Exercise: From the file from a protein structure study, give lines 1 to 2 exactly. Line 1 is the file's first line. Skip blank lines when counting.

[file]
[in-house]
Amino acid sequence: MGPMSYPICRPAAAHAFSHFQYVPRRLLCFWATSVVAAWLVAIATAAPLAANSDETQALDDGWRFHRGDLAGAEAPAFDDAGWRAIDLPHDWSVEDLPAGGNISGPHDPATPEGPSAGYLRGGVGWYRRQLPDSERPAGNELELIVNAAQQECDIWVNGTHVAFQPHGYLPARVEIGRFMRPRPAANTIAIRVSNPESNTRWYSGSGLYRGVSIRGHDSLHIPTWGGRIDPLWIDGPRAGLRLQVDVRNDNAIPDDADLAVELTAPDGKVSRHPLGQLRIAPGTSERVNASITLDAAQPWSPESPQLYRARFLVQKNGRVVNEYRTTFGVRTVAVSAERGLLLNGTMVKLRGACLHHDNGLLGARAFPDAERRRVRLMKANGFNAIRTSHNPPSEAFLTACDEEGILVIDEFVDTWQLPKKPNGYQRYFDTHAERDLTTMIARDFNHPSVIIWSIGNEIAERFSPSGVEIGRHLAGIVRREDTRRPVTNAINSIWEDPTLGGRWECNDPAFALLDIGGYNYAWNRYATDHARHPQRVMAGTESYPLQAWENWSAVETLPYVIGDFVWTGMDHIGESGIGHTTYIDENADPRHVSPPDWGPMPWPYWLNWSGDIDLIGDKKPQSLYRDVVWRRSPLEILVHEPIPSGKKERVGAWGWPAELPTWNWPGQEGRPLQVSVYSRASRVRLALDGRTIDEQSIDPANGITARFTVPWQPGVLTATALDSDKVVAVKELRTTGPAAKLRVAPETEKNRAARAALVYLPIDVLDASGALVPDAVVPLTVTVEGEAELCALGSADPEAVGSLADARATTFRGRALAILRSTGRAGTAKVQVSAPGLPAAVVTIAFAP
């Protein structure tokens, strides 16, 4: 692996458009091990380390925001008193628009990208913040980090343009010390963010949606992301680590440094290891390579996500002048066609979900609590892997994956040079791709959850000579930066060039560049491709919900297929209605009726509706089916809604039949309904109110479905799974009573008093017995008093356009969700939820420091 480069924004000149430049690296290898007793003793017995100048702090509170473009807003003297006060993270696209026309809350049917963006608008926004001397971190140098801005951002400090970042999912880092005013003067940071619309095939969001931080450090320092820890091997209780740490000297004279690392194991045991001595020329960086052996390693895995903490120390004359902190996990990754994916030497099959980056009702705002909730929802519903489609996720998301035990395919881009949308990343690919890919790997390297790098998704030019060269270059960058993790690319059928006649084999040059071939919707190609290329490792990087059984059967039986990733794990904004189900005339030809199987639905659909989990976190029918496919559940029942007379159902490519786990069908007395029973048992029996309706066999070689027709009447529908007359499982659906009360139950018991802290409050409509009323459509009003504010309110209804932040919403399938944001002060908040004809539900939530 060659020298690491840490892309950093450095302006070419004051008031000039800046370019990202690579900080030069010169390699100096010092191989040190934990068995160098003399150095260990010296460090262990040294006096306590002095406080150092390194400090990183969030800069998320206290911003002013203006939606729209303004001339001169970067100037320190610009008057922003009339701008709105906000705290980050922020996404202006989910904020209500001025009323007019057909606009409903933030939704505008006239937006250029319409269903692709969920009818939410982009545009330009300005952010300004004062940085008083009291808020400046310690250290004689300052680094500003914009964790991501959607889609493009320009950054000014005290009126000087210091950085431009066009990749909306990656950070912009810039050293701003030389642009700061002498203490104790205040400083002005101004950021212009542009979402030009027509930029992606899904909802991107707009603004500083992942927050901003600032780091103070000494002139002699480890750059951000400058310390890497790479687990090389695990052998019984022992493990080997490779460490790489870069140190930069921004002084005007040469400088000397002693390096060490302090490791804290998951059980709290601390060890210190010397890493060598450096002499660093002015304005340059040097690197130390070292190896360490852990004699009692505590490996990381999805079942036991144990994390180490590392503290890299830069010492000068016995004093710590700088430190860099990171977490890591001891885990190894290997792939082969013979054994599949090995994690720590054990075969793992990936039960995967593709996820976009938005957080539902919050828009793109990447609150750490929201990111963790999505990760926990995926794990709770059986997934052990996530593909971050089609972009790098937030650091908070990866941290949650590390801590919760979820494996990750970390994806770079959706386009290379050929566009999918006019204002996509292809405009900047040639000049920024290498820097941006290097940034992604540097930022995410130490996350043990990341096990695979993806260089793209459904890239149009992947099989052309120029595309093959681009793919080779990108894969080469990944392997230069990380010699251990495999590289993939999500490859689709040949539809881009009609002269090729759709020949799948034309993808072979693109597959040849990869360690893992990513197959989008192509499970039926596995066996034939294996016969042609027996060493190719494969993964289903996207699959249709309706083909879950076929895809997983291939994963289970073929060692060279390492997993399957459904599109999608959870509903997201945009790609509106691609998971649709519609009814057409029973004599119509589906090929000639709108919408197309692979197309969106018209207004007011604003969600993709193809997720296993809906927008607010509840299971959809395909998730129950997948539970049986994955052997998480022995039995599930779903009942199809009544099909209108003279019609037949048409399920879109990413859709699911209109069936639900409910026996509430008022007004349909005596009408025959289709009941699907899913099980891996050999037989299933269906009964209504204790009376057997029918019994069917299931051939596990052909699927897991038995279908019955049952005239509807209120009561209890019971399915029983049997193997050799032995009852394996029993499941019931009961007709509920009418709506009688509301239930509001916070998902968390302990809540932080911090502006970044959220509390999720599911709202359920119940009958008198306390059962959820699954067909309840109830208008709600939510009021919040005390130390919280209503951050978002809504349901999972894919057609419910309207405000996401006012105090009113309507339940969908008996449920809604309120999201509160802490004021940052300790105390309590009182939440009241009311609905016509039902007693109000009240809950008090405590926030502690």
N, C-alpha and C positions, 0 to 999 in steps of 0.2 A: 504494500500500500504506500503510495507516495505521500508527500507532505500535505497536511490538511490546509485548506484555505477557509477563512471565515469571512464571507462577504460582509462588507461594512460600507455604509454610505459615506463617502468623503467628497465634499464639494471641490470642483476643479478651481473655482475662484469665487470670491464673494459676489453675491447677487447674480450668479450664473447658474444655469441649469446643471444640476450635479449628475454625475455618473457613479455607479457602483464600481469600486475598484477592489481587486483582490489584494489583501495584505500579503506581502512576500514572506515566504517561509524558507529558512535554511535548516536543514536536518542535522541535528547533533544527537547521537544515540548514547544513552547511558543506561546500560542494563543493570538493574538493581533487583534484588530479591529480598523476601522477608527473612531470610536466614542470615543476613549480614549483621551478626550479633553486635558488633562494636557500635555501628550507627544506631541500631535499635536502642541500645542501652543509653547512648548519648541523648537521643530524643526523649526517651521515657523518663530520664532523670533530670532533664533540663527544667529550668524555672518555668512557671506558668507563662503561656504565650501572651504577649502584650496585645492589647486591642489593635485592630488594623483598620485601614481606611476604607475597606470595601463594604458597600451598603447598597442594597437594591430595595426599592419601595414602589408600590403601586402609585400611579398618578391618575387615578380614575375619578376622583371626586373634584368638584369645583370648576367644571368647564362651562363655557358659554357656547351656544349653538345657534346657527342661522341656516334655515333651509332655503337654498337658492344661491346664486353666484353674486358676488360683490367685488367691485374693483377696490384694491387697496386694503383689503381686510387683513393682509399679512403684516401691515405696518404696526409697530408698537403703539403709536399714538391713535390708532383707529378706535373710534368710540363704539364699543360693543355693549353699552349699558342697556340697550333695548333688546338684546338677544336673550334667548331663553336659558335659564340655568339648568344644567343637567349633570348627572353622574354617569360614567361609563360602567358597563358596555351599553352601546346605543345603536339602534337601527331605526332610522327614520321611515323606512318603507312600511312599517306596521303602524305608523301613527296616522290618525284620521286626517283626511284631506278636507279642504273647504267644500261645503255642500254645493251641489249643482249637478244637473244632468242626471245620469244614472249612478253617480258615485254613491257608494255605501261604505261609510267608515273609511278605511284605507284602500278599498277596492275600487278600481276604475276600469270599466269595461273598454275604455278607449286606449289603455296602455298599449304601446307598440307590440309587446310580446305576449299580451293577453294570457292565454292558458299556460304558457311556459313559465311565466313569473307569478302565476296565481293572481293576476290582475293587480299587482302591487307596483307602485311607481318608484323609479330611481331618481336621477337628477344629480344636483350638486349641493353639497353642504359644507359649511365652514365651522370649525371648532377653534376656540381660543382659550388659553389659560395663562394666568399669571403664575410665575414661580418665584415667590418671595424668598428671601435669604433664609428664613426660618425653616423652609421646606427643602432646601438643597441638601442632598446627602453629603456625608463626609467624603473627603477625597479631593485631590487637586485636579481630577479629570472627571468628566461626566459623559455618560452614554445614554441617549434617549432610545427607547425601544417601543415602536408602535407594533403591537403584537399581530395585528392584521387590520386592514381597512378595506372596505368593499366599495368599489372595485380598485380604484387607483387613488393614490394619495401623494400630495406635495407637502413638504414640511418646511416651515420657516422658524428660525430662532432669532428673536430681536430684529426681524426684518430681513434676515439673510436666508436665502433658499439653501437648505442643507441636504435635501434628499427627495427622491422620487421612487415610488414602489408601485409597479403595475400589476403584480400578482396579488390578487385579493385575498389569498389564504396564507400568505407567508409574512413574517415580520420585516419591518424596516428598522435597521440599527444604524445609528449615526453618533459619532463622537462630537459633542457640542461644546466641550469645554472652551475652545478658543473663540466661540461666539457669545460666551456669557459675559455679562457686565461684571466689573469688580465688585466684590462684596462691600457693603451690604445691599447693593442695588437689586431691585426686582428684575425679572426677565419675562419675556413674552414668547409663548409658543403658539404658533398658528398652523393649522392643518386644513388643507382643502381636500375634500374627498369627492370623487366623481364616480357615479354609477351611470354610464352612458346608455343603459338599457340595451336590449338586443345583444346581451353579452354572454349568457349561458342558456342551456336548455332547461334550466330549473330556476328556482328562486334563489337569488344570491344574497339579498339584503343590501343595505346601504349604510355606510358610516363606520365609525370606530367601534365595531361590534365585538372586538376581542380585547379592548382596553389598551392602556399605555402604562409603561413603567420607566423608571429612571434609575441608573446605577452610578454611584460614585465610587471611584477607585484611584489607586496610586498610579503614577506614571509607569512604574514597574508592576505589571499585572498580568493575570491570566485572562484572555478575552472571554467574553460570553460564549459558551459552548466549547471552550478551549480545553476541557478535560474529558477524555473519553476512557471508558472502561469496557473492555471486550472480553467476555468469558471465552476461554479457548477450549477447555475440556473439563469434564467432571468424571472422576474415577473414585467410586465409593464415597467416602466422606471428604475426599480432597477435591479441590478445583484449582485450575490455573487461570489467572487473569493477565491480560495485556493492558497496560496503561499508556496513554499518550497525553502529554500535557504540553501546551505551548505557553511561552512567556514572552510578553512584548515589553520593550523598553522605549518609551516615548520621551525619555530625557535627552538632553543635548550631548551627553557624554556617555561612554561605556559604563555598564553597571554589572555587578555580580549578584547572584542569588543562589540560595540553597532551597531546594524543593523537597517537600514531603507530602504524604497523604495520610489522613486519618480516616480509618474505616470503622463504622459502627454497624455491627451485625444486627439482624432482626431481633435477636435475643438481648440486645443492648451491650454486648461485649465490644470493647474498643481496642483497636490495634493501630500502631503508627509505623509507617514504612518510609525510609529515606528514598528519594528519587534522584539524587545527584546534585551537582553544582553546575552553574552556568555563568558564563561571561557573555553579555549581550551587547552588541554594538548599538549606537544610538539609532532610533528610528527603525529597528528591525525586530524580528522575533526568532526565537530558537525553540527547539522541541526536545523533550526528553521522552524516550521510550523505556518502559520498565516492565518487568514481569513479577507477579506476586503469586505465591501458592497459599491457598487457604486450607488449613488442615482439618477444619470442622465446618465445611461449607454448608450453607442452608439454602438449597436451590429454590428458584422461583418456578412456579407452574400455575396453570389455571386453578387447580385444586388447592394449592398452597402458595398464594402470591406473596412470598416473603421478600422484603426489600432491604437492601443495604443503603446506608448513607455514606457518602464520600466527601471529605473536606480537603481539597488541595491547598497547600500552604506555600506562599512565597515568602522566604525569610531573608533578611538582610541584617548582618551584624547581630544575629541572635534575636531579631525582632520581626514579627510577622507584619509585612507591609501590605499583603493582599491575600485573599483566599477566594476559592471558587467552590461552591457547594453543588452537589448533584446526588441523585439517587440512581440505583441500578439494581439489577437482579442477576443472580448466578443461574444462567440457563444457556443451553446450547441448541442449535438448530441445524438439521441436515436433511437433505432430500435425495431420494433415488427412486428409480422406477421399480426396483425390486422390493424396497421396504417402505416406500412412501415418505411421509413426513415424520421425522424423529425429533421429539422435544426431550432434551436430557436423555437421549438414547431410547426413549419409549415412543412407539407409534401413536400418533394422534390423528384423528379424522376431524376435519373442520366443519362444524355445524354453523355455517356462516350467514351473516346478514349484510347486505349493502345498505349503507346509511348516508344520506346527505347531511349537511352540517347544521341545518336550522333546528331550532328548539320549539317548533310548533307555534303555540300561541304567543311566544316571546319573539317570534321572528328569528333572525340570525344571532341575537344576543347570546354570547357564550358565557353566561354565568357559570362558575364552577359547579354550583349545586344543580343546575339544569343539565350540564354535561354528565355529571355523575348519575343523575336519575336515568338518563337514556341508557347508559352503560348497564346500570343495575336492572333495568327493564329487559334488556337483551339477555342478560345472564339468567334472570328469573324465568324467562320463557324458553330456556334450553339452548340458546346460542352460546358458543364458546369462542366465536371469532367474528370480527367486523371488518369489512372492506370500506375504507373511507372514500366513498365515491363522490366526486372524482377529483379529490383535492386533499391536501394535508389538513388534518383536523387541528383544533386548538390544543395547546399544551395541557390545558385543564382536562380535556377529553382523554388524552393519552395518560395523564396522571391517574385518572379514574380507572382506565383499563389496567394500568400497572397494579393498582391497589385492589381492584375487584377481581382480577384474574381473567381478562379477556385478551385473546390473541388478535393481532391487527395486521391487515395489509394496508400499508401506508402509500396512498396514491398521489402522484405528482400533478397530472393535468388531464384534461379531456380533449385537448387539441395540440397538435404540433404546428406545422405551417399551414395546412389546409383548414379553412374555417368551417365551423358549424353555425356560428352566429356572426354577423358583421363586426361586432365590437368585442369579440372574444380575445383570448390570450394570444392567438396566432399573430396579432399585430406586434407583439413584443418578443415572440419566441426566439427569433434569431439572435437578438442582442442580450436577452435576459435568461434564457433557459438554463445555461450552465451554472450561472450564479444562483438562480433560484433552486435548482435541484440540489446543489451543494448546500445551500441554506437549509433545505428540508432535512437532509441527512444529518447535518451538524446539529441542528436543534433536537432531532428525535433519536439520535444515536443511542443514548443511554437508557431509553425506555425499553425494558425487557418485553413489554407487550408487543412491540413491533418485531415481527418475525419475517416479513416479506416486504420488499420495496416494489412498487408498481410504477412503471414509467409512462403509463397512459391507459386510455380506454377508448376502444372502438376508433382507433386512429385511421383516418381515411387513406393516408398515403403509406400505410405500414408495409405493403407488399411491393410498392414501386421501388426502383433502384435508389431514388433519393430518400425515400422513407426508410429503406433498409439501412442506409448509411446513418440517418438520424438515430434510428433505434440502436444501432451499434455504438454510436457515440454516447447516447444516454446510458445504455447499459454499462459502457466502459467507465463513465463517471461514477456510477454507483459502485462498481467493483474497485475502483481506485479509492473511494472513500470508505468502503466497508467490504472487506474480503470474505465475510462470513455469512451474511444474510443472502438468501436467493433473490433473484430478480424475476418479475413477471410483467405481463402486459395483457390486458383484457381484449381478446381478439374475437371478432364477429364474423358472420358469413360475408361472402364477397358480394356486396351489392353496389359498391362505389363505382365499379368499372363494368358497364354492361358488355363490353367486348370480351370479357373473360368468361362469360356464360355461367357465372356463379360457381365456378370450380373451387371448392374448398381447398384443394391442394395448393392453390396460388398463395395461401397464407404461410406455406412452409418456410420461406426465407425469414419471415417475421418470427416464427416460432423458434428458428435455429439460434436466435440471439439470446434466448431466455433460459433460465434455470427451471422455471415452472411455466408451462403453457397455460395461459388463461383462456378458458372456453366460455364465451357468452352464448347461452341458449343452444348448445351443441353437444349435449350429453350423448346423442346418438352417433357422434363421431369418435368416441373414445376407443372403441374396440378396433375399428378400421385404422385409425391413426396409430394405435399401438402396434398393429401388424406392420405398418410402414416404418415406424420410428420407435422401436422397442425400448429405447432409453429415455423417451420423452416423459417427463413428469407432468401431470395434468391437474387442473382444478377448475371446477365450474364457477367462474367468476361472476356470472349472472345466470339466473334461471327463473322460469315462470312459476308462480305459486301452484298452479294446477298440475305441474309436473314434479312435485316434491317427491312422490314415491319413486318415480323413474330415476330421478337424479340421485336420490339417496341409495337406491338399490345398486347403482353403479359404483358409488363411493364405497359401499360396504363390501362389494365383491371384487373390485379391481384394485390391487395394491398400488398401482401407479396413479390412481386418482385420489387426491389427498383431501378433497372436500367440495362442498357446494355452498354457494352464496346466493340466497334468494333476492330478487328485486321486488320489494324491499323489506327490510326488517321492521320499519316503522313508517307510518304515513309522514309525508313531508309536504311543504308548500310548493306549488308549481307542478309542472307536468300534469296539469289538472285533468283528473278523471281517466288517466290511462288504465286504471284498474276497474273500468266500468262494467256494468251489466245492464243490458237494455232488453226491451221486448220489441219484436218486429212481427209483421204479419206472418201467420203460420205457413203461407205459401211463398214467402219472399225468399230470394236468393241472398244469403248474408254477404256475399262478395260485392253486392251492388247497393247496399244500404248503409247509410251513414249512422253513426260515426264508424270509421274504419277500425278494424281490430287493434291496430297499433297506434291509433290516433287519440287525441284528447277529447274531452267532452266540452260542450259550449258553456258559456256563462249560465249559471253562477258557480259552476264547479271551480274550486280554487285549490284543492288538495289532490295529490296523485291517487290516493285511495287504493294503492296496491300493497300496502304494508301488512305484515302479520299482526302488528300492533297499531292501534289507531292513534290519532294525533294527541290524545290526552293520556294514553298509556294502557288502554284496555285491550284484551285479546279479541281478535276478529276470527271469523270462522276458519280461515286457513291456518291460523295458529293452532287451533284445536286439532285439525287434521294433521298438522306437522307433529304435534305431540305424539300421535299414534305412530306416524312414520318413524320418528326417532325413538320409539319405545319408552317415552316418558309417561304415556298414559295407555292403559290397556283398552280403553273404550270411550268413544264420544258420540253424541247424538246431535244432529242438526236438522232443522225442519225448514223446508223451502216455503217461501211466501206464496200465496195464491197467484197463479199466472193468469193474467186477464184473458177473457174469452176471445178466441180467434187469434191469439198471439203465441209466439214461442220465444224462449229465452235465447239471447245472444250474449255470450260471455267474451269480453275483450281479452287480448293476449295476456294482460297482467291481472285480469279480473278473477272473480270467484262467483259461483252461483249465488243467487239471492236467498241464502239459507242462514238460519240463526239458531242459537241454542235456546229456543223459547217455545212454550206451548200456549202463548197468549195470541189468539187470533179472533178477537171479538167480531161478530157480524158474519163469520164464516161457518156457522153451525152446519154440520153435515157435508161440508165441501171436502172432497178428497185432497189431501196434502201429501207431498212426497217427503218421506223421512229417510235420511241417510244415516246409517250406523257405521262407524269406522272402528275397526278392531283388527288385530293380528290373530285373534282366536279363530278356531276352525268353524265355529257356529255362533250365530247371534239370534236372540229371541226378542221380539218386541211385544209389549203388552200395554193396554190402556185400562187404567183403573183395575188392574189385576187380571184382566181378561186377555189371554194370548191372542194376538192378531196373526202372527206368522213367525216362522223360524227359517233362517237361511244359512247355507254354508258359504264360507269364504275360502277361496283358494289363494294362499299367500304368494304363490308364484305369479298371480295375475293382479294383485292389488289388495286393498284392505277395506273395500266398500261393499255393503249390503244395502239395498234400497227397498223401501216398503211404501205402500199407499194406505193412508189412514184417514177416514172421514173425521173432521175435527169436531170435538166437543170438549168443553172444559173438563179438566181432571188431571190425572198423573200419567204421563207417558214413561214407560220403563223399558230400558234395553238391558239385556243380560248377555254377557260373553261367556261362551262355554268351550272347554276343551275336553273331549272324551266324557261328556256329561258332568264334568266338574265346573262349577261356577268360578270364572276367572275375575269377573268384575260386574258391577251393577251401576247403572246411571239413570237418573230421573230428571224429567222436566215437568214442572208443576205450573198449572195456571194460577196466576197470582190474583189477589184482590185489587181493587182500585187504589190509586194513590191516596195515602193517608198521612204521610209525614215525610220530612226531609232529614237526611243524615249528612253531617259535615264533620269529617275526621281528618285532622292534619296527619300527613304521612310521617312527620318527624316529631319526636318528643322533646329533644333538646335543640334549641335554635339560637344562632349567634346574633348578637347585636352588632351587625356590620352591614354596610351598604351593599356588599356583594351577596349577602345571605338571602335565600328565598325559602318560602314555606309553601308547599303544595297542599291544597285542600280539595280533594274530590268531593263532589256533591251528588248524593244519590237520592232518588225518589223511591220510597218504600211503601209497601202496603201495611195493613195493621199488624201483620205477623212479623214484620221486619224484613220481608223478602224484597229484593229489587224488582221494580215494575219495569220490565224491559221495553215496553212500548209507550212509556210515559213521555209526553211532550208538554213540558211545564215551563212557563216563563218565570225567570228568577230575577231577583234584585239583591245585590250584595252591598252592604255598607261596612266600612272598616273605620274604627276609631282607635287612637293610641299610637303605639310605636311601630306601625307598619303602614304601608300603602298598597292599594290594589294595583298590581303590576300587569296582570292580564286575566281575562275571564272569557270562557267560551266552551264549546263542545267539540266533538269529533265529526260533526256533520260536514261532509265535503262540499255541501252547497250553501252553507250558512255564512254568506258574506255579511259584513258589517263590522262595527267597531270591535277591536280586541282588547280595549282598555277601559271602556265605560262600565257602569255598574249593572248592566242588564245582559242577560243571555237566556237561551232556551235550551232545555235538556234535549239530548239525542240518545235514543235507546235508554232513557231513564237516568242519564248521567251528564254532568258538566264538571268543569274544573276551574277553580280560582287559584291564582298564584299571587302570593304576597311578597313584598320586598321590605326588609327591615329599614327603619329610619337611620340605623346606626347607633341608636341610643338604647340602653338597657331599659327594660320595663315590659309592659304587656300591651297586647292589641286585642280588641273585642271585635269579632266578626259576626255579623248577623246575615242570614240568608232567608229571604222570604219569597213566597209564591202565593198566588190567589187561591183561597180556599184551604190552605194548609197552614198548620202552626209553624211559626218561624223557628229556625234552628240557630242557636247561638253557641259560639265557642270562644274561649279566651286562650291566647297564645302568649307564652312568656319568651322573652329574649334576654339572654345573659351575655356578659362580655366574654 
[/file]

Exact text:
[in-house]
Amino acid sequence: MGPMSYPICRPAAAHAFSHFQYVPRRLLCFWATSVVAAWLVAIATAAPLAANSDETQALDDGWRFHRGDLAGAEAPAFDDAGWRAIDLPHDWSVEDLPAGGNISGPHDPATPEGPSAGYLRGGVGWYRRQLPDSERPAGNELELIVNAAQQECDIWVNGTHVAFQPHGYLPARVEIGRFMRPRPAANTIAIRVSNPESNTRWYSGSGLYRGVSIRGHDSLHIPTWGGRIDPLWIDGPRAGLRLQVDVRNDNAIPDDADLAVELTAPDGKVSRHPLGQLRIAPGTSERVNASITLDAAQPWSPESPQLYRARFLVQKNGRVVNEYRTTFGVRTVAVSAERGLLLNGTMVKLRGACLHHDNGLLGARAFPDAERRRVRLMKANGFNAIRTSHNPPSEAFLTACDEEGILVIDEFVDTWQLPKKPNGYQRYFDTHAERDLTTMIARDFNHPSVIIWSIGNEIAERFSPSGVEIGRHLAGIVRREDTRRPVTNAINSIWEDPTLGGRWECNDPAFALLDIGGYNYAWNRYATDHARHPQRVMAGTESYPLQAWENWSAVETLPYVIGDFVWTGMDHIGESGIGHTTYIDENADPRHVSPPDWGPMPWPYWLNWSGDIDLIGDKKPQSLYRDVVWRRSPLEILVHEPIPSGKKERVGAWGWPAELPTWNWPGQEGRPLQVSVYSRASRVRLALDGRTIDEQSIDPANGITARFTVPWQPGVLTATALDSDKVVAVKELRTTGPAAKLRVAPETEKNRAARAALVYLPIDVLDASGALVPDAVVPLTVTVEGEAELCALGSADPEAVGSLADARATTFRGRALAILRSTGRAGTAKVQVSAPGLPAAVVTIAFAP